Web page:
The ‘Real’ Inspector Reid

    From the first scene of Inspector Edmund Reid poring over his files in the flickering gaslight of Leman Street police station, I’ve been hooked on Ripper Street, and I’ve avidly followed the adventures of the Whitechapel detectives through all five series. But, what was the real Inspector Reid like? And, did the character portrayed by Matthew Macfadyen resemble him? The ‘real’ Inspector Reid was indeed Head of the CID at the Metropolitan Police’s H Division in Whitechapel during the time of the murders attributed to ‘Jack the Ripper’. The pervious year, Reid had replaced Inspector Frederick Abberline (also present in the TV series), unaware that he would be investigating the most famous crimes in history. Edmund John James Reid was born on 21 March 1846, in Canterbury, Kent. By 1861, the family had moved to Camberwell, London. Working as a grocer’s assistant, Edmund, aged 15, was living with his father, who was a railway clerk, his mother and five sisters. He remained at home until 1868, when he married Emily Jane Wilson, also from Canterbury, and the couple moved to Southwark, where Edmund found employment in a warehouse. The Reids had two children: Elizabeth in 1872 and Harold in 1882.     After several jobs, including working as a pastry cook and a steward on a Thames steamer, Edmund joined the Metropolitan Police on 4 November 1872. Aged 26, he was five feet six and a half inches tall, he had dark brown hair, grey eyes and a ‘fresh’ complexion. PC Reid was first allocated to P Division Camberwell. Within just two years, he was promoted to...

The Art of Tracing Footsteps

  ‘There is no branch of detective science which is so important and so much neglected as the art of tracing footsteps. Happily, I have always laid great stress upon it.’ Sherlock Holmes extolls the virtues of footprinting in his first ever case, A Study in Scarlet, and by the time Sir Arthur Conan Doyle’s detective story was published in 1887, real-life detectives were already using footprint analysis in the investigation of crime. Identification of suspects through footprints was first used in criminal investigations in the early nineteenth century. Marks made at a crime scene by footwear can link a suspect to the scene, as well as providing vital intelligence about the incident, such as the position and movement of individuals. The first detective to use footprinting was the French ex-convict and police informer, Eugène Vidocq, who established the world’s first detective department, the Brigade de la Sûreté in Paris, in 1812. Vidocq pioneered many investigative techniques, such as record-keeping and mugshots, as well as the examination of footprints. He used this technique successfully in the apprehension of a former police agent, who was implicated in the theft of a large quantity of lead from a house under construction, by matching the agent’s boots with prints in the soil at the building site. The master detective was also the first to use plaster of Paris to make casts of footprints.     Throughout the Victorian era, footprints were vital evidence in crime scene investigation, especially as shoes and boots were usually custom-made and therefore, unique. By the 1880s, the police were using plaster of Paris to preserve shoe and boot...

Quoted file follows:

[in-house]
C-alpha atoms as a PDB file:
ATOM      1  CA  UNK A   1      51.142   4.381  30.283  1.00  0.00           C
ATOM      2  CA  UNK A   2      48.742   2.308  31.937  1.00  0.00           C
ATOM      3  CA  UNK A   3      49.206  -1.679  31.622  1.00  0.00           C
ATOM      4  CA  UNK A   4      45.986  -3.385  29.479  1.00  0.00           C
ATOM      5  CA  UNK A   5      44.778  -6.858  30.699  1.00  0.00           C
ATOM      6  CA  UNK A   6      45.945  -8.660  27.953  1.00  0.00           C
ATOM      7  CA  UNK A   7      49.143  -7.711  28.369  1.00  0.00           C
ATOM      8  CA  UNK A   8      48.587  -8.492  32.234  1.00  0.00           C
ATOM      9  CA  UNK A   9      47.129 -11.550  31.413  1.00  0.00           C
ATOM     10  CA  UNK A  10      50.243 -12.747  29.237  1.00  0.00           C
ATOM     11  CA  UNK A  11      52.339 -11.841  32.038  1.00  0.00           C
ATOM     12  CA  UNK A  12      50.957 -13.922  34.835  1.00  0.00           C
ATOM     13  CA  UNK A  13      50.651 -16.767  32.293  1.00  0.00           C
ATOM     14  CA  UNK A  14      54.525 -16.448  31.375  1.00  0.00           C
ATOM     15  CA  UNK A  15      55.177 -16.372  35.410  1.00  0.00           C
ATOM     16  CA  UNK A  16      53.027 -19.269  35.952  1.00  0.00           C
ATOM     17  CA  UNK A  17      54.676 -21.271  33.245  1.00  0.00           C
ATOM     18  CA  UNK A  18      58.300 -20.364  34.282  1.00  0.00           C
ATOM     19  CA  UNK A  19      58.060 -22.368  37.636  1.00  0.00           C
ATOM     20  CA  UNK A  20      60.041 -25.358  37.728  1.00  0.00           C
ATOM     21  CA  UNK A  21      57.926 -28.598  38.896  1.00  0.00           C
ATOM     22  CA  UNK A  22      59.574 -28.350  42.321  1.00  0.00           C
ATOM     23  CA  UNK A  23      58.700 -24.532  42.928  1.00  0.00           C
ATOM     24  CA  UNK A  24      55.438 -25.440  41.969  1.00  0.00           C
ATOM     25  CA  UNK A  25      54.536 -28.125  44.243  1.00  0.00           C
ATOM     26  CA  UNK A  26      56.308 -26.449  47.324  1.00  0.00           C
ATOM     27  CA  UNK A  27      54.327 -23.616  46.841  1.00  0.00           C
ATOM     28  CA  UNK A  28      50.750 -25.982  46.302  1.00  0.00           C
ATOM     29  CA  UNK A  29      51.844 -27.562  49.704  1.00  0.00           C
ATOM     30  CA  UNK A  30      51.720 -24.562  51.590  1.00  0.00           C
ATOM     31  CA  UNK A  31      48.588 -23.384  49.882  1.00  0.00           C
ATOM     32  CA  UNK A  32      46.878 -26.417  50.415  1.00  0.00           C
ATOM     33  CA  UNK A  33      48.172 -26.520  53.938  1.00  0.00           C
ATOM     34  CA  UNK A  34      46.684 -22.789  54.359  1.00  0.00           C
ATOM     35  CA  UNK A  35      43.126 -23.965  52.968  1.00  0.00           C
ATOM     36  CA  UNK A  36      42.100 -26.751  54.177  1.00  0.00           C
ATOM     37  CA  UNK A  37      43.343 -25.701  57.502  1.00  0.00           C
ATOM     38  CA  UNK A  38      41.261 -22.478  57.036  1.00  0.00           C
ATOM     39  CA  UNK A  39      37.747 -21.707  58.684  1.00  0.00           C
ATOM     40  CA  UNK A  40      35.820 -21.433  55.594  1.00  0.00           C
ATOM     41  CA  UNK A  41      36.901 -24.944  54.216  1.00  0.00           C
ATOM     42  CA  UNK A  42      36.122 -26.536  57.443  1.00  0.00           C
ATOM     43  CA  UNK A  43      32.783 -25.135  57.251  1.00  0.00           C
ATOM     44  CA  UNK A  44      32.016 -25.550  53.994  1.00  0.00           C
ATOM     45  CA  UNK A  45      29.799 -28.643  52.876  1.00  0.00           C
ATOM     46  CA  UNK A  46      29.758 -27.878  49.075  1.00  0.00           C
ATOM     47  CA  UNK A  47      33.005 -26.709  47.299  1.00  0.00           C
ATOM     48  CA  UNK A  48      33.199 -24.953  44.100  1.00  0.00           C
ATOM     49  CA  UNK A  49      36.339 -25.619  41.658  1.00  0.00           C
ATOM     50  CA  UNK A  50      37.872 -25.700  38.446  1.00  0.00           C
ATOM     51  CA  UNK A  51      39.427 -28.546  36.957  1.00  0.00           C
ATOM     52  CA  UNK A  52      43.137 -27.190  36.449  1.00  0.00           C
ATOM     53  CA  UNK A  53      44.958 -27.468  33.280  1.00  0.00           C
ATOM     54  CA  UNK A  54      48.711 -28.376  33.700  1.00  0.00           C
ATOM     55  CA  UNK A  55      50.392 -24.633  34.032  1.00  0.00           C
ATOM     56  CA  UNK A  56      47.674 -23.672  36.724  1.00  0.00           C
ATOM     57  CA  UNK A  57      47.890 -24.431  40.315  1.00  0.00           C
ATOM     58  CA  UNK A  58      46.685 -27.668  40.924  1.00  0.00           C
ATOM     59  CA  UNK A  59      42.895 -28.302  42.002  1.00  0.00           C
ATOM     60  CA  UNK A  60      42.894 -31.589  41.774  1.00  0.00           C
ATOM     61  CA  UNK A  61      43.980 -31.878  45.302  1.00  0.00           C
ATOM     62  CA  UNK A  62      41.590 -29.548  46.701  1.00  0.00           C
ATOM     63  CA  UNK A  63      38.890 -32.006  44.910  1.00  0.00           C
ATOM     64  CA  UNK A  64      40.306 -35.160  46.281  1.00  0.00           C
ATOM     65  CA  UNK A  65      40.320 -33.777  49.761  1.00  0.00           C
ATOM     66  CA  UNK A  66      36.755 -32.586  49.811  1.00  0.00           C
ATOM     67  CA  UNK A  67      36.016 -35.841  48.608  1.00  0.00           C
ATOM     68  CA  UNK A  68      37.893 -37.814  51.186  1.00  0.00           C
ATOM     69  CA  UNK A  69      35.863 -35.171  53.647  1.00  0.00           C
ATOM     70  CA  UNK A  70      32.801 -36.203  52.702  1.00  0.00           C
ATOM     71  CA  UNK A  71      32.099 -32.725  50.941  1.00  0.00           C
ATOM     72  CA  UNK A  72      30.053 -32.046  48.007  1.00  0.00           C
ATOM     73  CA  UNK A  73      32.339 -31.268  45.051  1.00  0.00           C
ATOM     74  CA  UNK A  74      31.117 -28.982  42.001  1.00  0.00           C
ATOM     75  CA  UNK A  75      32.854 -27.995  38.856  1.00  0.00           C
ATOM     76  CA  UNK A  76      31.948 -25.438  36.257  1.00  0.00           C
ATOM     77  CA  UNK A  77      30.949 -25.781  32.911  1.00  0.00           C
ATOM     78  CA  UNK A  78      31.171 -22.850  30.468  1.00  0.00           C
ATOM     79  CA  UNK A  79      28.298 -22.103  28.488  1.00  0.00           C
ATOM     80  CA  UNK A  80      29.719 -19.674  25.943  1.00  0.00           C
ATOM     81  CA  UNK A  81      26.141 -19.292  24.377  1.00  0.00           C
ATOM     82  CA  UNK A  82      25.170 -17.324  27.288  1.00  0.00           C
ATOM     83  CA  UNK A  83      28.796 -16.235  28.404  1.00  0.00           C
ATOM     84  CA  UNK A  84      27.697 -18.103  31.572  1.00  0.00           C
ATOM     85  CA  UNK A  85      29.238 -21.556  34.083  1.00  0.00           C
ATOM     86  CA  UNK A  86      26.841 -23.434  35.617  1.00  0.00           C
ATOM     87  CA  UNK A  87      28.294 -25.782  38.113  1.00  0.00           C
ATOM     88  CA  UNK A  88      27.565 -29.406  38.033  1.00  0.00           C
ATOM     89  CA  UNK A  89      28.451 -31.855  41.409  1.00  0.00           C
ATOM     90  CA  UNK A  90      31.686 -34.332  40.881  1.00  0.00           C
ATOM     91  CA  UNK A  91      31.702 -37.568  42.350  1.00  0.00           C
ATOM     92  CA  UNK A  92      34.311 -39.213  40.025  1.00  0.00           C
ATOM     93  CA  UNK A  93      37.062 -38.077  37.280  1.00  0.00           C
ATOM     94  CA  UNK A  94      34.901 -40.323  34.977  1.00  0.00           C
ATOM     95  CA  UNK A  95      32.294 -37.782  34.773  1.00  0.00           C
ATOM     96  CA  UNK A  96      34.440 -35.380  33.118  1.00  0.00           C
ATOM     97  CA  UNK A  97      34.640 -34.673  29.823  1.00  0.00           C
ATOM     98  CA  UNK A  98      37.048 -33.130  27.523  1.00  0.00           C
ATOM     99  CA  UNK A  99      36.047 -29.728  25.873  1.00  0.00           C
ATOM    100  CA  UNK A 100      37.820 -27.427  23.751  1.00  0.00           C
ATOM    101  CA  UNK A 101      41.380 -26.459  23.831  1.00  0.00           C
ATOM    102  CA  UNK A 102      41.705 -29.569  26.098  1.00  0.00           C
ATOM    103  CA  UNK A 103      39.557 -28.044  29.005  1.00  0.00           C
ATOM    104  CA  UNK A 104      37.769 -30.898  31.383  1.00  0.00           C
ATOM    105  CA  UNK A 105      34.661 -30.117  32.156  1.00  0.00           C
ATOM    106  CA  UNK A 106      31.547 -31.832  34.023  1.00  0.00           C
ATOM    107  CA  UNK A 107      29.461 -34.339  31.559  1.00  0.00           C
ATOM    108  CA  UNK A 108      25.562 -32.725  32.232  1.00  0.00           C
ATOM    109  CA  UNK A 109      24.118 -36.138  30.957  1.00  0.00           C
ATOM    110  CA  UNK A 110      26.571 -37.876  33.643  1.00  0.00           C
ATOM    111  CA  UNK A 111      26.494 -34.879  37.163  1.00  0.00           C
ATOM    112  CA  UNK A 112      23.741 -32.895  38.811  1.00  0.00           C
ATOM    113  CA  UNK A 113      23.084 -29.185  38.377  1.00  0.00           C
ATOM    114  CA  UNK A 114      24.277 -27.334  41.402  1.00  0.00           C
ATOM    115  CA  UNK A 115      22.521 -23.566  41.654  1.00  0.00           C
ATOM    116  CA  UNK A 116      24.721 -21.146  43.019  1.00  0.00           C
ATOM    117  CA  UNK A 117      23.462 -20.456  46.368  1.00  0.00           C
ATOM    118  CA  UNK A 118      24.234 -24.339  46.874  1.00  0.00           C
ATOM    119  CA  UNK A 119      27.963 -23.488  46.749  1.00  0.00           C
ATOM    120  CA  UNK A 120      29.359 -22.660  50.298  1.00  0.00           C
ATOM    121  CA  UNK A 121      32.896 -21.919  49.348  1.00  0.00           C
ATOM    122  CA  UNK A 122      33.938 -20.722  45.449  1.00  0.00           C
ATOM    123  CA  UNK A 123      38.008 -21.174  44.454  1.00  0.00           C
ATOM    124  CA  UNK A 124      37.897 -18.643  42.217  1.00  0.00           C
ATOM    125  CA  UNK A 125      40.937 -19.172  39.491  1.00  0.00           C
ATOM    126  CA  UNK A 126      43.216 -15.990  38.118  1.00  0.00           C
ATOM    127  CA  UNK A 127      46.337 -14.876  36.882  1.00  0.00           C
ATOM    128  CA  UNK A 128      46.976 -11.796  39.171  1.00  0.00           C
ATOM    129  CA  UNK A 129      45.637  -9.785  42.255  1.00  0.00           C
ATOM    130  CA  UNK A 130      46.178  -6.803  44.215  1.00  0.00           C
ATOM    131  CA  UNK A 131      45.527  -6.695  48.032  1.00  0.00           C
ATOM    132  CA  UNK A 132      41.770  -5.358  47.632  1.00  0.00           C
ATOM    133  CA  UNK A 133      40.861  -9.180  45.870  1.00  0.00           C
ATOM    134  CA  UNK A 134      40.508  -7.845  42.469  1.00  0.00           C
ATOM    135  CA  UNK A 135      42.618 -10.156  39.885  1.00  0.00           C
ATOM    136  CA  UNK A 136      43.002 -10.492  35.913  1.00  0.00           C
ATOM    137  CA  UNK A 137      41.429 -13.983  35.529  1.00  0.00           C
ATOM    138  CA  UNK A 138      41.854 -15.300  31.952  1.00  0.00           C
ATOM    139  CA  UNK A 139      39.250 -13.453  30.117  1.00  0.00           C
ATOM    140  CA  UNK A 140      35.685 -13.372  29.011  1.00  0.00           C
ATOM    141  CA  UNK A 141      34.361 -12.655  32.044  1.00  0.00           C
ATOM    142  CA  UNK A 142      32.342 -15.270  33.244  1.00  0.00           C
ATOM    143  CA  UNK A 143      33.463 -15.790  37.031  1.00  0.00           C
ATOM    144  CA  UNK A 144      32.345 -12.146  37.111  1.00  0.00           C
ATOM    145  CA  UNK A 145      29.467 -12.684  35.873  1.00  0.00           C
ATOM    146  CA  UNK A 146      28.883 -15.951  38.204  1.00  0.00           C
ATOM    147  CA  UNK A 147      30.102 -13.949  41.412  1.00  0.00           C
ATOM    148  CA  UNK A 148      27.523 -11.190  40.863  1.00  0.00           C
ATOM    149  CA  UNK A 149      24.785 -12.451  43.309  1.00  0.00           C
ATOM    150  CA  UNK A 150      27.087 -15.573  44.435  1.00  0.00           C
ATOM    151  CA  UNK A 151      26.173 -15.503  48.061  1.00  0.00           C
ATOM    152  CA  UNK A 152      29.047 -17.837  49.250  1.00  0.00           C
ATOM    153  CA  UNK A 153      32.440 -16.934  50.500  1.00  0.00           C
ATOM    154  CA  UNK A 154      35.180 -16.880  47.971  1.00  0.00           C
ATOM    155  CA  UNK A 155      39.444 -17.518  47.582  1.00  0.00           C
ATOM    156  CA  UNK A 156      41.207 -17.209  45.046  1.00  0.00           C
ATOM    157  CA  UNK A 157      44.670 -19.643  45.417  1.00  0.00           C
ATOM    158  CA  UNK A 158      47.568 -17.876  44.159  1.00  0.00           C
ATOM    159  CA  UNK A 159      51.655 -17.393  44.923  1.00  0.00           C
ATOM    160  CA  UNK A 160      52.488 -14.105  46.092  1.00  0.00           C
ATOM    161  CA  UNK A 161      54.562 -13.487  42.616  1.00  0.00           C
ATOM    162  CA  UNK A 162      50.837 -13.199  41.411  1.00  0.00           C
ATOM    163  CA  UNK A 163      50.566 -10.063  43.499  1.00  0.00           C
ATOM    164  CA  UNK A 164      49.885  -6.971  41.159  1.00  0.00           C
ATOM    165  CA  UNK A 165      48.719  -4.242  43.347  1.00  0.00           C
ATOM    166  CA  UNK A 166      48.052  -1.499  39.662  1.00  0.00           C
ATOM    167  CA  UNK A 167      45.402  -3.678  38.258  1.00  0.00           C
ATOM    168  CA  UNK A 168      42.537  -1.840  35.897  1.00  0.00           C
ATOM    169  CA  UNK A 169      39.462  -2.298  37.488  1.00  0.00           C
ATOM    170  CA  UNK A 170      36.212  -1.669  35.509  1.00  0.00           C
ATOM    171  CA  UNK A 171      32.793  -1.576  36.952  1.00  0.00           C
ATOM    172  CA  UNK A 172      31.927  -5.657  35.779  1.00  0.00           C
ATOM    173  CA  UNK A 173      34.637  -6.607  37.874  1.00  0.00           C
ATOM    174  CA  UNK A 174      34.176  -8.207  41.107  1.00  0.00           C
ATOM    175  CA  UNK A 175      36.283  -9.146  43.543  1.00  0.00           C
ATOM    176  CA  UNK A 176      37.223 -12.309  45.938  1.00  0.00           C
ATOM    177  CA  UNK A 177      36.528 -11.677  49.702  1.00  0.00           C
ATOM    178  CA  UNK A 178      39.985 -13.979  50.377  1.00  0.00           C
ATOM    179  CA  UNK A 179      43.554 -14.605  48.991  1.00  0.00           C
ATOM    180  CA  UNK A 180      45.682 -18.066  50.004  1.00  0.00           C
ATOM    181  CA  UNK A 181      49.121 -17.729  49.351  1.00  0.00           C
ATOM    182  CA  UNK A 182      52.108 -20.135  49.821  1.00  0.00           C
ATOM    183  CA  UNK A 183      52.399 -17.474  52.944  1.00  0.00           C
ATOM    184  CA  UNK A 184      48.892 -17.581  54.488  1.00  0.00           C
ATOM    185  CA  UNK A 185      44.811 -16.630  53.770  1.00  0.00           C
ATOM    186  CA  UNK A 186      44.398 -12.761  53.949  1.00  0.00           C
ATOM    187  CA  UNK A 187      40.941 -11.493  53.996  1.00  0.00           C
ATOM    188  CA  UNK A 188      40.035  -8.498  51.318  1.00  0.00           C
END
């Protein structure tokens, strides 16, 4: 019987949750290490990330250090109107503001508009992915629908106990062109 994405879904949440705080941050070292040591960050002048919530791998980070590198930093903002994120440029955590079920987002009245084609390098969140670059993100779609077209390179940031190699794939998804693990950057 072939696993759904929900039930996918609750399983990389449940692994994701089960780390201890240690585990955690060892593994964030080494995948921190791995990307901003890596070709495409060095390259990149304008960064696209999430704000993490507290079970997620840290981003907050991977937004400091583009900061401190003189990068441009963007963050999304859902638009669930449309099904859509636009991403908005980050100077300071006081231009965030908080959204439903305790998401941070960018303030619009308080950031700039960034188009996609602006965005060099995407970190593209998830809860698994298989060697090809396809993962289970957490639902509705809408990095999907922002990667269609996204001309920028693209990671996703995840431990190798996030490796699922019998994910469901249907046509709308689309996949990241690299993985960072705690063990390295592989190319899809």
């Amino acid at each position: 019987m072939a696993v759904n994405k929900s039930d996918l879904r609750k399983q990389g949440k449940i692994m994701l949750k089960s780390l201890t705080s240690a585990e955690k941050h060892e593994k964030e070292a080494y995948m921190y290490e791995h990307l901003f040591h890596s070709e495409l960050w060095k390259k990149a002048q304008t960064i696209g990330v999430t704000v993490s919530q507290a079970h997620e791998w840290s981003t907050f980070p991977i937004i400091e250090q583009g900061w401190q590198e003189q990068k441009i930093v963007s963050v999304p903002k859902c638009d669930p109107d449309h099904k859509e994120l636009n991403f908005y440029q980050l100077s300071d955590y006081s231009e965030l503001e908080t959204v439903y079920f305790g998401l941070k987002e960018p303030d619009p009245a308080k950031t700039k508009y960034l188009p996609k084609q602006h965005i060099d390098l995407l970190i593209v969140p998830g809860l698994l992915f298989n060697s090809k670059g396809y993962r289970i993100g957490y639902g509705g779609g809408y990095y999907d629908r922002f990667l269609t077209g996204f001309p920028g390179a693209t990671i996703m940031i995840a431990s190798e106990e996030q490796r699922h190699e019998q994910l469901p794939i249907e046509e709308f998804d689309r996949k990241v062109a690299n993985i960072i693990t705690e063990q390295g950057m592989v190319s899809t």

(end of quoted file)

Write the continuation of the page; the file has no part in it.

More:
Charles Dickens’ Detective Party

  I recently visited the Charles Dickens Museum in Bloomsbury, London, where the author lived for two years. He moved into 48 Doughty Street in 1837, with his wife and family and, whilst there, wrote Oliver Twist and Nicholas Nickleby. One of my favourite pieces of Dickens’s journalistic writing is his description of meeting the early Scotland Yard detectives.     On a ‘sultry evening at dusk’, in 1850, Dickens and his colleagues at Household Words hosted a ‘social conference’ with the members of the ‘Detective Police’, which had been formed eight years earlier. The gathering was held at the editorial office in Wellington Street, the Strand. It was a hot and busy night, with carriages setting down theatre-goers opposite, and with much ‘shouting and bellowing’ coming through the open window. The editorial staff had arranged the room ready to receive their guests. There was a round table in the centre, on which cigars and glasses had been placed. The chairs were set out around the table. The first to enter the room were the two inspectors, Charles Field and Robert Walker. According to Dickens, Field was middle-aged, with a ‘portly presence’. He had ‘a large, moist knowing eye, a husky voice, and a habit of emphasising his conversation by the aid of a corpulent fore-finger’ (he was the inspiration for Inspector Bucket in Bleak House). Field’s companion Inspector Robert Walker was described as ‘a shrewd hard-headed Scotchman – in appearance not at all unlike a very acute, thoroughly-trained schoolmaster.’     The inspectors were followed by five sergeants: Stephen Thornton, Jonathan Whicher, Henry Smith, Edward Kendall and Frederick...